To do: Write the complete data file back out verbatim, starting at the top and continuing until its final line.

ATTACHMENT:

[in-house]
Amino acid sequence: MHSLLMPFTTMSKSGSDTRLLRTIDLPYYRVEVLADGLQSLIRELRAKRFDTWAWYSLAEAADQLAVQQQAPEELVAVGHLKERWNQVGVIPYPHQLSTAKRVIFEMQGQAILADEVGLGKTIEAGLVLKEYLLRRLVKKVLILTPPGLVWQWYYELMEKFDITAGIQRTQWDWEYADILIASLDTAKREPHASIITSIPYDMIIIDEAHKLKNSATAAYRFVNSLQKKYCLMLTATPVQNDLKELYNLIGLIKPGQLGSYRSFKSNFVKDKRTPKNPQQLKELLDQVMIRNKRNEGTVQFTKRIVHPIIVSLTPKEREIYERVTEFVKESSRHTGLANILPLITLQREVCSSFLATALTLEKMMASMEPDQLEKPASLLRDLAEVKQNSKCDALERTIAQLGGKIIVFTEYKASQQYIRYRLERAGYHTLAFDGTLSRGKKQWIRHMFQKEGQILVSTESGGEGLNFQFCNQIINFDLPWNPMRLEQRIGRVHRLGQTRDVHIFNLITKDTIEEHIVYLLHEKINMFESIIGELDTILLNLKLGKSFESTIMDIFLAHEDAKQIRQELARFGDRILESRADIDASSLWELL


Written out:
[in-house]
Amino acid sequence: MHSLLMPFTTMSKSGSDTRLLRTIDLPYYRVEVLADGLQSLIRELRAKRFDTWAWYSLAEAADQLAVQQQAPEELVAVGHLKERWNQVGVIPYPHQLSTAKRVIFEMQGQAILADEVGLGKTIEAGLVLKEYLLRRLVKKVLILTPPGLVWQWYYELMEKFDITAGIQRTQWDWEYADILIASLDTAKREPHASIITSIPYDMIIIDEAHKLKNSATAAYRFVNSLQKKYCLMLTATPVQNDLKELYNLIGLIKPGQLGSYRSFKSNFVKDKRTPKNPQQLKELLDQVMIRNKRNEGTVQFTKRIVHPIIVSLTPKEREIYERVTEFVKESSRHTGLANILPLITLQREVCSSFLATALTLEKMMASMEPDQLEKPASLLRDLAEVKQNSKCDALERTIAQLGGKIIVFTEYKASQQYIRYRLERAGYHTLAFDGTLSRGKKQWIRHMFQKEGQILVSTESGGEGLNFQFCNQIINFDLPWNPMRLEQRIGRVHRLGQTRDVHIFNLITKDTIEEHIVYLLHEKINMFESIIGELDTILLNLKLGKSFESTIMDIFLAHEDAKQIRQELARFGDRILESRADIDASSLWELL